Adriana came to our Rio de Janeiro show, and I had met her years ago. She helped connect us with two young curators. Her work often uses tiles; in this case, some have local birds on them, others feature images of psychoactive plants and others depict gruesome guts. But check out the approach—with the blue-colored pool against the lush greenery and the concrete pavilion:
There is an integration between the surroundings, the park, the landscaping (Roberto Burle Marx was an advisor), the buildings and the installations. There are cafés, lakes and paths through the jungle, and golf carts you can use to get around if you're in a hurry. Fallen trees—often Brazilian hardwoods—are turned into pieces of furniture. All of them are different, sprinkled along the paths.
Since Adriana’s pavilion was built, a number of other artists have been given their own buildings and shows where their work is on permanent display—often in the form of installations, rather than paintings or a similar type of work hanging on a wall. Many of the artists’ works were tailored for these structures, and in various cases the pavilions themselves were bespoke—made in collaboration with and specifically for each artist. This makes each space seem more experiential, and that might be part of the appeal to a large and wide variety of people. The members of our tour group were unfamiliar with most of the artists—but they still loved the park and the experiences. You don’t need to be an elitist art snob to “get” this place.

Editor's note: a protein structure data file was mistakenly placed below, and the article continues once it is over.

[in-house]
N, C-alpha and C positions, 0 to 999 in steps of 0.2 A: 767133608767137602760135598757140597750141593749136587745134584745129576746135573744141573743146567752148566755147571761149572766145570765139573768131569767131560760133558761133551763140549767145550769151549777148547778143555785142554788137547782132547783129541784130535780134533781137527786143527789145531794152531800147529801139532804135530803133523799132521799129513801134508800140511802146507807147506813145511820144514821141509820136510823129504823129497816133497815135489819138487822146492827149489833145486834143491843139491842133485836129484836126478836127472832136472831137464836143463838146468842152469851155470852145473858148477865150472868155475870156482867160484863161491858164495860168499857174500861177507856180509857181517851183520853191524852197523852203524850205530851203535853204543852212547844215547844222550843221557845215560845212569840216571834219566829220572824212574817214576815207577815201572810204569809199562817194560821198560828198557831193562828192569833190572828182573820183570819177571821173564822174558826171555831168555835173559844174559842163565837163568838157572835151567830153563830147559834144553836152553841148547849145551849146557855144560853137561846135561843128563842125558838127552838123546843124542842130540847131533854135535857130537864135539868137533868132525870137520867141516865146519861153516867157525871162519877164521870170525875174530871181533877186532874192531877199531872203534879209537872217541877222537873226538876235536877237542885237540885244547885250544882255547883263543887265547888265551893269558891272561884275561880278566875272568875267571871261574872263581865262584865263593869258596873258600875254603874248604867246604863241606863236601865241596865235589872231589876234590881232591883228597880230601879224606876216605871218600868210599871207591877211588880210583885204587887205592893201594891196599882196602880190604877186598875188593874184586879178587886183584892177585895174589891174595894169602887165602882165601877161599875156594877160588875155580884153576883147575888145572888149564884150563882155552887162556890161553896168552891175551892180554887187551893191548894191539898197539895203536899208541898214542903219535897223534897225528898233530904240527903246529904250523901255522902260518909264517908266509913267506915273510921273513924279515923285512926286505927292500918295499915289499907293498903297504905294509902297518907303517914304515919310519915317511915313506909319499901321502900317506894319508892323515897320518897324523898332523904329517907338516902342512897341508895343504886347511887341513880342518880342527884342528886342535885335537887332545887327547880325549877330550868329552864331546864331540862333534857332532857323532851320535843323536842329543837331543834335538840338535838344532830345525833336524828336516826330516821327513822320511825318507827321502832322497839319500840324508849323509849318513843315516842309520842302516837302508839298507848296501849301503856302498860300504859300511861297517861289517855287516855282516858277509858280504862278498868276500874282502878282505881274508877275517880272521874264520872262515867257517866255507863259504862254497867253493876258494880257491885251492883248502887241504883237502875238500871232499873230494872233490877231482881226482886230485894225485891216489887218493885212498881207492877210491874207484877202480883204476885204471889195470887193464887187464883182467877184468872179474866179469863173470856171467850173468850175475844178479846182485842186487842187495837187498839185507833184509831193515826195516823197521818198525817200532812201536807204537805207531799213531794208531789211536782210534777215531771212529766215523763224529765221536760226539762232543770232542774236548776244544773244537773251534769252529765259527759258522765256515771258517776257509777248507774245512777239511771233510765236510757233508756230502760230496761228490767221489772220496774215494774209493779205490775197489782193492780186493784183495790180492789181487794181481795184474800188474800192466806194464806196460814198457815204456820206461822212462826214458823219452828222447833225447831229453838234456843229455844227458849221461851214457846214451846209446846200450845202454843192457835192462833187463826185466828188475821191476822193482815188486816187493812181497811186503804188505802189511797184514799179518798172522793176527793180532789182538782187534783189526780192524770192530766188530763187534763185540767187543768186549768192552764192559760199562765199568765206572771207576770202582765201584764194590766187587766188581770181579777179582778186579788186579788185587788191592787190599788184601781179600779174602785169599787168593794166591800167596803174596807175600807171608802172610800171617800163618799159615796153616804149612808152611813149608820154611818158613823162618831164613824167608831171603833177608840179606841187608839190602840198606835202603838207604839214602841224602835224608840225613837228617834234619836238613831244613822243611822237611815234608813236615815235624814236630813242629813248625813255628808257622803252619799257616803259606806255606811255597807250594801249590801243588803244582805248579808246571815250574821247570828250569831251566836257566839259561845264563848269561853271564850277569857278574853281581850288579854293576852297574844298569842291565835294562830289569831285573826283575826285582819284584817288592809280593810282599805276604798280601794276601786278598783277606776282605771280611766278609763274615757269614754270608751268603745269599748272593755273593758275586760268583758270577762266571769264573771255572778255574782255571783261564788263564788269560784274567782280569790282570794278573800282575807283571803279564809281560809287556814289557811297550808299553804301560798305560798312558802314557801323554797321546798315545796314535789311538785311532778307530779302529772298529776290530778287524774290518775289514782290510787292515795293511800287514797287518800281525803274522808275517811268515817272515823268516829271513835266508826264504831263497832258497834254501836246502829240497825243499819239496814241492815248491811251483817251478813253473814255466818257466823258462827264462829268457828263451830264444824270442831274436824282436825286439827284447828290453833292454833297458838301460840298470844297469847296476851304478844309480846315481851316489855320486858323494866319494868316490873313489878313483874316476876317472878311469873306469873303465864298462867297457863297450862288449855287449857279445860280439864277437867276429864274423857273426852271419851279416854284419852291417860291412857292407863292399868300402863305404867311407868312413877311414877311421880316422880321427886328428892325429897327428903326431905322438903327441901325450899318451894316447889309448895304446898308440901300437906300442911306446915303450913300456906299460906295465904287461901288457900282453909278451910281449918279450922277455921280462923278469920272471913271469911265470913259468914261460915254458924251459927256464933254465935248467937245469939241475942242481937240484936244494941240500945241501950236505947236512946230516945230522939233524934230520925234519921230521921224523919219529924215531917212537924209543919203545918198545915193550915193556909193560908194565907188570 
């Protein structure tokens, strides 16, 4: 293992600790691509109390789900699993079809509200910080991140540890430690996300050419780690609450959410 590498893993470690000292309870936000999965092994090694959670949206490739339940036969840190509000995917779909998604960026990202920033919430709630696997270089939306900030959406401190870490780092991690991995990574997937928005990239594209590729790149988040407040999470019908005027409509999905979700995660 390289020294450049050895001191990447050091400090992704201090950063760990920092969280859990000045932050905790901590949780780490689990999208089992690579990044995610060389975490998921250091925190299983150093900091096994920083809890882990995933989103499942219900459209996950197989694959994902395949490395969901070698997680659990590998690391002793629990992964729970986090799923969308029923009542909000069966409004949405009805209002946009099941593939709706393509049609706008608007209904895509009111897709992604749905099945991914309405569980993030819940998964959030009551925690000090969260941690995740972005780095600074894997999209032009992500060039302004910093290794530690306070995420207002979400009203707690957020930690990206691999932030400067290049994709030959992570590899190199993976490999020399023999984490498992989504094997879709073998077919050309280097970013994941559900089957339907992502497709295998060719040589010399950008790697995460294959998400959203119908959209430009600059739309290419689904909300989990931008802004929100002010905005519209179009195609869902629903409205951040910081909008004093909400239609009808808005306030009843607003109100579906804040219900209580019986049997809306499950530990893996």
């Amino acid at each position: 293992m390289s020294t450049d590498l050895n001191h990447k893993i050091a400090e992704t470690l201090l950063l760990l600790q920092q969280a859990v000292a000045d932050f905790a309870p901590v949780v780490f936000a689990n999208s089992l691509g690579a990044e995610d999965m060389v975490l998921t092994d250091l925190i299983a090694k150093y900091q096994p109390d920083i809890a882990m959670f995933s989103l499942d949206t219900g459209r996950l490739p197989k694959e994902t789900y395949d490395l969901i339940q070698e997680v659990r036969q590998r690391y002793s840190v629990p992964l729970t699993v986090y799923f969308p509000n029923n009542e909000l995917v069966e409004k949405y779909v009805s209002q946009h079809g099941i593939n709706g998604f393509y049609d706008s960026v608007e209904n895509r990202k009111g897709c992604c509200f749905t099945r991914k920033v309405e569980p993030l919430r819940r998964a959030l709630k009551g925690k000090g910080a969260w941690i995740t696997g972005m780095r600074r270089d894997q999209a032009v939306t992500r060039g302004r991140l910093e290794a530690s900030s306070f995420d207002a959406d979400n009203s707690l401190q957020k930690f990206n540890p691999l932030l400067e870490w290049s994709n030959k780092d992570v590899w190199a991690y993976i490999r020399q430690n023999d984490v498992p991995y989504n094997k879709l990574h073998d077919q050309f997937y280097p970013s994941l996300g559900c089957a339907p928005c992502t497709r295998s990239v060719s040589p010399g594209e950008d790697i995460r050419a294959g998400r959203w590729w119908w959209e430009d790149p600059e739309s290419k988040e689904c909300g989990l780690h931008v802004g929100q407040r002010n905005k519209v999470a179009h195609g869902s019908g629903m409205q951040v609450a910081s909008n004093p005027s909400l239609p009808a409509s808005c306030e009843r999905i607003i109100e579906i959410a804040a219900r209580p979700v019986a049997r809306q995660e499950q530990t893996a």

Of the artists represented, about half are Brazilian or Latin American, and half are “international” from other parts of the world. Here is Doug Aitken’s pavilion:
In the center of the room is a hole that was drilled 200 meters into the earth and emits sounds—rumbles and roars—that build and subside. Inhotim also includes work by Olafur Eliasson, Tunga, Cildo Meireles, Lygia Pape, Janet Cardiff, Doris Salcedo, Claudia Andujar (a photojournalist who lived with the Yanomami), Yayoi Kusama, William Kentridge and other Brazilian artists I wasn't familiar with.